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J Am Coll Cardiol. 1999 Jan;33(1):24-32.

Sudden death in implantable cardioverter-defibrillator recipients: clinical context, arrhythmic events and device responses.

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1
Arrhythmia Center/Sinai Hospital and Wayne State University School of Medicine, Detroit, Michigan, USA.

Abstract

OBJECTIVES:

We sought to investigate the nature of terminal events and potential contributory clinical and nonclinical (e.g., device-related) factors associated with sudden death (SD) in recipients of an implantable cardioverter-defibrillator (ICD).

BACKGROUND:

The ICD is very effective in terminating ventricular tachycardia (VT) or ventricular fibrillation (VF), but protection against SD is not absolute. Little is known about the nature and potential causes of SD in patients with ICDs.

METHODS:

We analyzed 25 cases of out-of-hospital SD among patients enrolled in the clinical investigation of the Cadence Tiered-Therapy Defibrillator System.

RESULTS:

All patients (24 men and 1 woman, mean age 62+/-10 years) received epicardial lead systems. The majority (92%) had coronary artery disease and a previous myocardial infarction (MI), with a mean left ventricular ejection fraction 0.25+/-0.07. At device implantation, the mean defibrillation threshold was 13+/-5 J. Sudden death occurred 13+/-11 months later. Twenty patients (80%) had received appropriate ICD therapies before death, and 18 (72%) were receiving > or = 1 antiarrhythmic drugs at the time of death. Sudden death was tachyarrhythmia-associated in 16 patients (64%), non-tachyarrhythmia-associated in 7 (28%) and indeterminate in 2 (8%). In the 16 patients with tachyarrhythmia-associated SD, the overall first therapy success rate in tachycardia and fibrillation zones was 60% and 67%, respectively. However, despite protracted therapies (> or = 2 shocks) in 7 (66%) of 12 patients who received fibrillation therapies, the final tachyarrhythmic episode was ultimately terminated by the ICD in 15 (94%) of the 16 patients, whereas 1 patient died after multiple (initially successful) internal and external shocks for intractable VT/VF during exercise. In 10 patients (40%) one or more, primarily clinical, factors potentially contributory to SD were identified: heart failure (n=8), angina (n=2), hypokalemia (n=1), adverse antiarrhythmic drug treatment (n=1) and acute MI (n=1). An additional 10 patients (40%) had experienced an increase in frequency of ICD shocks within 3 months of SD. Appropriate battery voltages and normal circuitry function were found in all devices interrogated and analyzed after death.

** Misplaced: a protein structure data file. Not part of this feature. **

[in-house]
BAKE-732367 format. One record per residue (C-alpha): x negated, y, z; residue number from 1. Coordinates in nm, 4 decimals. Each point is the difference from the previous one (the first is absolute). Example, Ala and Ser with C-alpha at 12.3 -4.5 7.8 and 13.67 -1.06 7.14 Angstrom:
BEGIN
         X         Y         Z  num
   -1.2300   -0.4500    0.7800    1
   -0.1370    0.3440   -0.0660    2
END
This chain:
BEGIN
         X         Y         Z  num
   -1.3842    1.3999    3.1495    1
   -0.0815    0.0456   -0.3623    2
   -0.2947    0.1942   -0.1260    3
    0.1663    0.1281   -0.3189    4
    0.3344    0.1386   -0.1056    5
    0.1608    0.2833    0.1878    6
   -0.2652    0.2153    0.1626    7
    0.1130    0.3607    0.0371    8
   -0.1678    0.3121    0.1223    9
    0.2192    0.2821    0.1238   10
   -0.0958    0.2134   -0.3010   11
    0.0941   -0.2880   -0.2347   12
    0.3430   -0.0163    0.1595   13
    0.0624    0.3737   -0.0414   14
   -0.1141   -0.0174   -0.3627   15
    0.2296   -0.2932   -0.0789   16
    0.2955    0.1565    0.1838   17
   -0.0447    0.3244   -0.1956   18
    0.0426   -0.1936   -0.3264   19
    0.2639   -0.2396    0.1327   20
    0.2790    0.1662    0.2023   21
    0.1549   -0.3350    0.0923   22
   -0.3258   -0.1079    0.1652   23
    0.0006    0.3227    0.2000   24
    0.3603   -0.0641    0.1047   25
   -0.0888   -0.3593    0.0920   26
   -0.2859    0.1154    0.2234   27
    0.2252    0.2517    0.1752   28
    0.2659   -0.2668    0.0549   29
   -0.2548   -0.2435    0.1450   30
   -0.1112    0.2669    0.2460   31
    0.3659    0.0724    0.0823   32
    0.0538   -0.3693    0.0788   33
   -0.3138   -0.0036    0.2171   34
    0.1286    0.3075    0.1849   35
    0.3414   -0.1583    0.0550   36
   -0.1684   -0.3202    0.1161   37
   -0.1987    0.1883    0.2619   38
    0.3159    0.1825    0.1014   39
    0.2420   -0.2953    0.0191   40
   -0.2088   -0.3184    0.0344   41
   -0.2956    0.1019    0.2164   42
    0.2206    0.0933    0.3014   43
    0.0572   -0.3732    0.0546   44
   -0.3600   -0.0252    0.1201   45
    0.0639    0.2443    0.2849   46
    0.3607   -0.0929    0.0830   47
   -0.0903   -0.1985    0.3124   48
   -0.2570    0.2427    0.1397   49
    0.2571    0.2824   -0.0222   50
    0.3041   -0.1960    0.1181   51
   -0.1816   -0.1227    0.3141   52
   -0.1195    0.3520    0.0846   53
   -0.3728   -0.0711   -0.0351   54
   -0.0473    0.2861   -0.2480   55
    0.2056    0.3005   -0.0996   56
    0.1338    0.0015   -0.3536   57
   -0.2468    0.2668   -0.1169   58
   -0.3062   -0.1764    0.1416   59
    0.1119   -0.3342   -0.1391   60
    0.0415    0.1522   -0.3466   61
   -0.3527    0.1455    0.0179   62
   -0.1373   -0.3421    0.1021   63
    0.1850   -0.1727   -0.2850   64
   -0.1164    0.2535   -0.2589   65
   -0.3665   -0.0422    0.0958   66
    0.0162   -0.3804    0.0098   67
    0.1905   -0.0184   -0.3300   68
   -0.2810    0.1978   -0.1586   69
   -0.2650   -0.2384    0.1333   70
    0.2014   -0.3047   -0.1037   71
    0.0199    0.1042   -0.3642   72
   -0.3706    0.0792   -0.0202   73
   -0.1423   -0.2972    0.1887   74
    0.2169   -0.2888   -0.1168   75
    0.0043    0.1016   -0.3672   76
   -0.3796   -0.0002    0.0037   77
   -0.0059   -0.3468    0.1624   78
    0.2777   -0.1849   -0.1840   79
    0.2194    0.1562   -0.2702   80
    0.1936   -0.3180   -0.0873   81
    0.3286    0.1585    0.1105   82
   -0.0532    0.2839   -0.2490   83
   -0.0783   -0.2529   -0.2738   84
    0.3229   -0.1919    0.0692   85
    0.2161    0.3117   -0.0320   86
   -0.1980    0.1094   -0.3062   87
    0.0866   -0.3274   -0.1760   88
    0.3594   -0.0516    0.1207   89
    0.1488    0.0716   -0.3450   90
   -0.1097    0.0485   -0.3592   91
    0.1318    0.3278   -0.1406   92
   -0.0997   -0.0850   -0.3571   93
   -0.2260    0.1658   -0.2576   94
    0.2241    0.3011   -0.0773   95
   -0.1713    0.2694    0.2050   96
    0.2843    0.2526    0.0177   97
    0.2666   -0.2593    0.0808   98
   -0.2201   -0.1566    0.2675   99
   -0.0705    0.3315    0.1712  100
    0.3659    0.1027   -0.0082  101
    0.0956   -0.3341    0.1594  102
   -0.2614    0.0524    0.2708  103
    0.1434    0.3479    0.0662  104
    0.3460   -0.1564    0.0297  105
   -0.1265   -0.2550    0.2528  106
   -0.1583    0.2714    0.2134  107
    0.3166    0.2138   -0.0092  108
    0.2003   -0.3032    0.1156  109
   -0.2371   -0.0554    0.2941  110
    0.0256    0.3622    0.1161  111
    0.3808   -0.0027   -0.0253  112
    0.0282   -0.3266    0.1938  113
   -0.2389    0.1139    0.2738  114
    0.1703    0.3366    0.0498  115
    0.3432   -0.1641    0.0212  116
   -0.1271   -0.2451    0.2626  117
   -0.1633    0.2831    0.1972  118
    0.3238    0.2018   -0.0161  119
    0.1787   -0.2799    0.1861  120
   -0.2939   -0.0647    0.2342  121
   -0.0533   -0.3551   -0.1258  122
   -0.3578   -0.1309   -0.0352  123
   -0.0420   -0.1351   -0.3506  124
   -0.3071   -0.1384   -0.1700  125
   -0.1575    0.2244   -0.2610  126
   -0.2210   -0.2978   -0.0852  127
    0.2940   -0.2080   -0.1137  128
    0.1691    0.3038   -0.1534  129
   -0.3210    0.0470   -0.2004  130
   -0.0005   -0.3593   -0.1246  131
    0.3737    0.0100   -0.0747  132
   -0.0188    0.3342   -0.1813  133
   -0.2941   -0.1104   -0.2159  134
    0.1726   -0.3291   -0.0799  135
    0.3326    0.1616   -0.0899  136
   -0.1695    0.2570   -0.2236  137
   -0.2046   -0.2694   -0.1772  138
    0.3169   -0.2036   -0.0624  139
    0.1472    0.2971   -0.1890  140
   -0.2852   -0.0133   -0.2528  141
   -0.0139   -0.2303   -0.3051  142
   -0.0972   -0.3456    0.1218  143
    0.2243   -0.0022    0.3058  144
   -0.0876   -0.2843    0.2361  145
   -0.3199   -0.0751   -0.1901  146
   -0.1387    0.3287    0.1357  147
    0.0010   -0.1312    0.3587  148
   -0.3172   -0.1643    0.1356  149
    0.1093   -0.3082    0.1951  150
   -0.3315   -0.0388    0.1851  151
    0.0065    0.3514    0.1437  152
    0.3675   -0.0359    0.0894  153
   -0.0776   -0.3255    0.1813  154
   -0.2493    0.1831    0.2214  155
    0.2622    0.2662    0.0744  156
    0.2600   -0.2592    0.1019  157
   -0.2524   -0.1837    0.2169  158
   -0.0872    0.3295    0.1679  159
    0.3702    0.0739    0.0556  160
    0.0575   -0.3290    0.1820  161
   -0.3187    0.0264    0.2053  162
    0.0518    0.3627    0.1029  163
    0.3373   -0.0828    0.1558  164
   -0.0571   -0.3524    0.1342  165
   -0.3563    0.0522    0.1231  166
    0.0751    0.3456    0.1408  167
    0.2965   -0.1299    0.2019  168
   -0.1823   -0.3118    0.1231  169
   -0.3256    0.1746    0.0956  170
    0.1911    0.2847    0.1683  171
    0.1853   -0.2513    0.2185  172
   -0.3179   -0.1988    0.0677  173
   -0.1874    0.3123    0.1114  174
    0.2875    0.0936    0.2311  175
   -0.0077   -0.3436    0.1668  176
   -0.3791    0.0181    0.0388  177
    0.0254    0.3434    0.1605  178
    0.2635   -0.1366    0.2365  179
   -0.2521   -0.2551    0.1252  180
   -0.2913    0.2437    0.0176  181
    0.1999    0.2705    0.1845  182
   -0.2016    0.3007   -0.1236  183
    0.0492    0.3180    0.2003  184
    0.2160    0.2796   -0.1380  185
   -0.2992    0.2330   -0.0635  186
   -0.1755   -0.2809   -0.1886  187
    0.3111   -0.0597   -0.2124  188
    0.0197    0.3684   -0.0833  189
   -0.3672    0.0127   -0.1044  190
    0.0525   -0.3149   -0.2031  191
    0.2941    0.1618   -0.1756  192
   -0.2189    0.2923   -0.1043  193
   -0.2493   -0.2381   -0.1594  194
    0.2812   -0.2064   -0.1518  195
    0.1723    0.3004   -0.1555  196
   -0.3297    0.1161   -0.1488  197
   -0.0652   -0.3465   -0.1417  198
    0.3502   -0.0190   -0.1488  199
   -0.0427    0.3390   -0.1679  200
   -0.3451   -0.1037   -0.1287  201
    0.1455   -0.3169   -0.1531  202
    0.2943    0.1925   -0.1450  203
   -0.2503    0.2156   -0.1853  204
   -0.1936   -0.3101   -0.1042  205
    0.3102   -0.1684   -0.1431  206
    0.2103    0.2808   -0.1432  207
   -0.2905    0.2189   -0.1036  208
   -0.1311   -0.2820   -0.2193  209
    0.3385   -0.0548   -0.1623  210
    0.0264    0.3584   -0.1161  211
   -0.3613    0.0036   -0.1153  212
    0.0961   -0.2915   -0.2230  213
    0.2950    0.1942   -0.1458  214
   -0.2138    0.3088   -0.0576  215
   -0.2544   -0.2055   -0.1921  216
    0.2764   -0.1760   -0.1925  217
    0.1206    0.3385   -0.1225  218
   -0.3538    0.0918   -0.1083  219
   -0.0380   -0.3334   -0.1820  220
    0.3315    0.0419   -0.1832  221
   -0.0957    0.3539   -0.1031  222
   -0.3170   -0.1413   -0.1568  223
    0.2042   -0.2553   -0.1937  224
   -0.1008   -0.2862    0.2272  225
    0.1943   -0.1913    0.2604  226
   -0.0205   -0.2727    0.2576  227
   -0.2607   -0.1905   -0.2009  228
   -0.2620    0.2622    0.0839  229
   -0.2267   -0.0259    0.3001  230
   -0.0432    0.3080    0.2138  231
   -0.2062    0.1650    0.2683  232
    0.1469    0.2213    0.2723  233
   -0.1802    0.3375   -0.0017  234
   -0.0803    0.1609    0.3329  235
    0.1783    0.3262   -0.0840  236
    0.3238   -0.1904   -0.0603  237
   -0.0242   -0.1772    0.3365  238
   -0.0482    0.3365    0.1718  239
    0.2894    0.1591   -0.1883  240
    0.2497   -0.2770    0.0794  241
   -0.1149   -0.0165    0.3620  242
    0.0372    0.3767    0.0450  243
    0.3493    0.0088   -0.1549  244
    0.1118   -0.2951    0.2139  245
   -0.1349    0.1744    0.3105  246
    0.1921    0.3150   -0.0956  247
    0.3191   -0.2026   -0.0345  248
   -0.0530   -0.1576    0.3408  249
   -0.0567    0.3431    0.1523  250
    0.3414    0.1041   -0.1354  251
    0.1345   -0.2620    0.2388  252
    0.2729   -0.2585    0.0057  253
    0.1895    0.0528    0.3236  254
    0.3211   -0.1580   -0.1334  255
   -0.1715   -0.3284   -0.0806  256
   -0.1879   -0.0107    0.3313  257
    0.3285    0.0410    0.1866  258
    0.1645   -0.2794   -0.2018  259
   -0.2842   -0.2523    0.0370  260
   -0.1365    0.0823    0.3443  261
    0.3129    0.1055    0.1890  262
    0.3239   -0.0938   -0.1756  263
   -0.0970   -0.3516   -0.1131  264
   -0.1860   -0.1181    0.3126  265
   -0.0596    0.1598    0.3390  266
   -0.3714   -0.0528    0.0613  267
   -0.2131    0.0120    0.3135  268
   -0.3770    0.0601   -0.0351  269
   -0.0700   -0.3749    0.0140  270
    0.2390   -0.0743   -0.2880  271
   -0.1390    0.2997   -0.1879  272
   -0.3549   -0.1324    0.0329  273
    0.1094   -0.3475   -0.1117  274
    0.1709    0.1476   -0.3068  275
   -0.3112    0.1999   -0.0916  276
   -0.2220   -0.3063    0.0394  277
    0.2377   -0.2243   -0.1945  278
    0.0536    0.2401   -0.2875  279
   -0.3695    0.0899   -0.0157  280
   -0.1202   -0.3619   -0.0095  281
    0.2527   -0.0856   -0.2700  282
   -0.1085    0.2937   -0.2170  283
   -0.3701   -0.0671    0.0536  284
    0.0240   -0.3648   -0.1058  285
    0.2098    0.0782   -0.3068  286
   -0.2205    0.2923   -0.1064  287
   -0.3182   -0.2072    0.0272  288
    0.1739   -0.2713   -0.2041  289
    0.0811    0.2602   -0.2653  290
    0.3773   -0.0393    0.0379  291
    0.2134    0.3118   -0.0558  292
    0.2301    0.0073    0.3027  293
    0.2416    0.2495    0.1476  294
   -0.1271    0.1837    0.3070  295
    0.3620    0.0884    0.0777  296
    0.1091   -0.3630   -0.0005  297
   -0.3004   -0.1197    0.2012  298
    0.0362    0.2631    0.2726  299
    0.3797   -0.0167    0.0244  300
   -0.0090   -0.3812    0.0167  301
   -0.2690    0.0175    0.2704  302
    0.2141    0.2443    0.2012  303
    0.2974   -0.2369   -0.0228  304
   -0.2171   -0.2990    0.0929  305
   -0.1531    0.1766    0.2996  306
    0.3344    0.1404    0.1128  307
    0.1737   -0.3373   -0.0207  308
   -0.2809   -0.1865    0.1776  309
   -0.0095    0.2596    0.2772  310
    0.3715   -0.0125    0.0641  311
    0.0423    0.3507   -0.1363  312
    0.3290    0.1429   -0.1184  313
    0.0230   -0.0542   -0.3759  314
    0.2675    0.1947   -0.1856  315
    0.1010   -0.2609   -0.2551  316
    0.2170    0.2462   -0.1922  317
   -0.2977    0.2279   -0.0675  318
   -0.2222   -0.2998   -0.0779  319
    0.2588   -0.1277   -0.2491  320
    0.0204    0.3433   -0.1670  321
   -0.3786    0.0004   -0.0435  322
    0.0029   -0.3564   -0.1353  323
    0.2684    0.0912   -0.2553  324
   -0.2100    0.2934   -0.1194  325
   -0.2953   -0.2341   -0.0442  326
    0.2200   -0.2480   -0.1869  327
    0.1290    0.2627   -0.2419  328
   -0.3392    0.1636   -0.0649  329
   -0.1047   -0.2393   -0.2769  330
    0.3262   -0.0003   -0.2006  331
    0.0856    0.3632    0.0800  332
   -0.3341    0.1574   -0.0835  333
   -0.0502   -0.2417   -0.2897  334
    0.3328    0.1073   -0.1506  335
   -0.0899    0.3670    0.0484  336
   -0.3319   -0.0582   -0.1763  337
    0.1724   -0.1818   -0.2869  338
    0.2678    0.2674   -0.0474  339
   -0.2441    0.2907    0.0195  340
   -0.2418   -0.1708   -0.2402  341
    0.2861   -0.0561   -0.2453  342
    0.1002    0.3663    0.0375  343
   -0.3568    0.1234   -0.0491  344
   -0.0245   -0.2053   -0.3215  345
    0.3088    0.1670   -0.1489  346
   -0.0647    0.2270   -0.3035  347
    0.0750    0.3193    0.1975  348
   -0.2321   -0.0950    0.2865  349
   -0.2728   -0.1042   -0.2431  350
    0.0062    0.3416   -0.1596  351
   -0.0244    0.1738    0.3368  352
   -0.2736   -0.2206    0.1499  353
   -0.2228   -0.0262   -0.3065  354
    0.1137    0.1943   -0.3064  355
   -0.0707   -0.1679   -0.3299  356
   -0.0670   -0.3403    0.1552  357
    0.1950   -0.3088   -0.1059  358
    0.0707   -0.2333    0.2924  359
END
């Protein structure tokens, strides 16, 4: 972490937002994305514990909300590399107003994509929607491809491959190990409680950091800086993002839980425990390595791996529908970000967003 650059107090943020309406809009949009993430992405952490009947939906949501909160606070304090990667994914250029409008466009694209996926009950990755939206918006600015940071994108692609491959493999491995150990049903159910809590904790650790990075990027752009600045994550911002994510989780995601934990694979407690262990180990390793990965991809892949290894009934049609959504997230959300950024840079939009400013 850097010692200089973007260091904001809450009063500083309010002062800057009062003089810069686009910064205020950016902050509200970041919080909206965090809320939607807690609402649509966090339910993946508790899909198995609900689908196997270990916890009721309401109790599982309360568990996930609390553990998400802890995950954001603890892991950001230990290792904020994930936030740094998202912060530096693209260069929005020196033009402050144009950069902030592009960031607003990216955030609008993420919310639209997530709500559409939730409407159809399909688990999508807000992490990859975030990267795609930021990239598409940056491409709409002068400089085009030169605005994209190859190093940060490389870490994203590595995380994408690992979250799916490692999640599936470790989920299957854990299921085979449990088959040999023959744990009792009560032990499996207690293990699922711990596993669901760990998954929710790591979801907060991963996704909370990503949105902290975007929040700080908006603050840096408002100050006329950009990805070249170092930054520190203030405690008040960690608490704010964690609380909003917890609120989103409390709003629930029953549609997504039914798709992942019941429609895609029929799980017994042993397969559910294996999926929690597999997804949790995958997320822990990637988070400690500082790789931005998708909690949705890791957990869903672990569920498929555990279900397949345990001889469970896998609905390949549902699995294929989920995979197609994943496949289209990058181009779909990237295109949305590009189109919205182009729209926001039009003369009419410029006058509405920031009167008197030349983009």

CONCLUSIONS:

In this select group of patients receiving a third-generation ICD, SD was associated with VT or VF events in nearly two-thirds of patients, and death occurred despite ultimately successful, although often protracted, device therapies. These observations, along with evidence of recent worsening clinical status, suggest acute cardiac mechanical dysfunction as a frequent terminal factor. In recipients with ICDs, SD directly attributable to device failure seems to be rare.

PMID:
9935004
[Indexed for MEDLINE]
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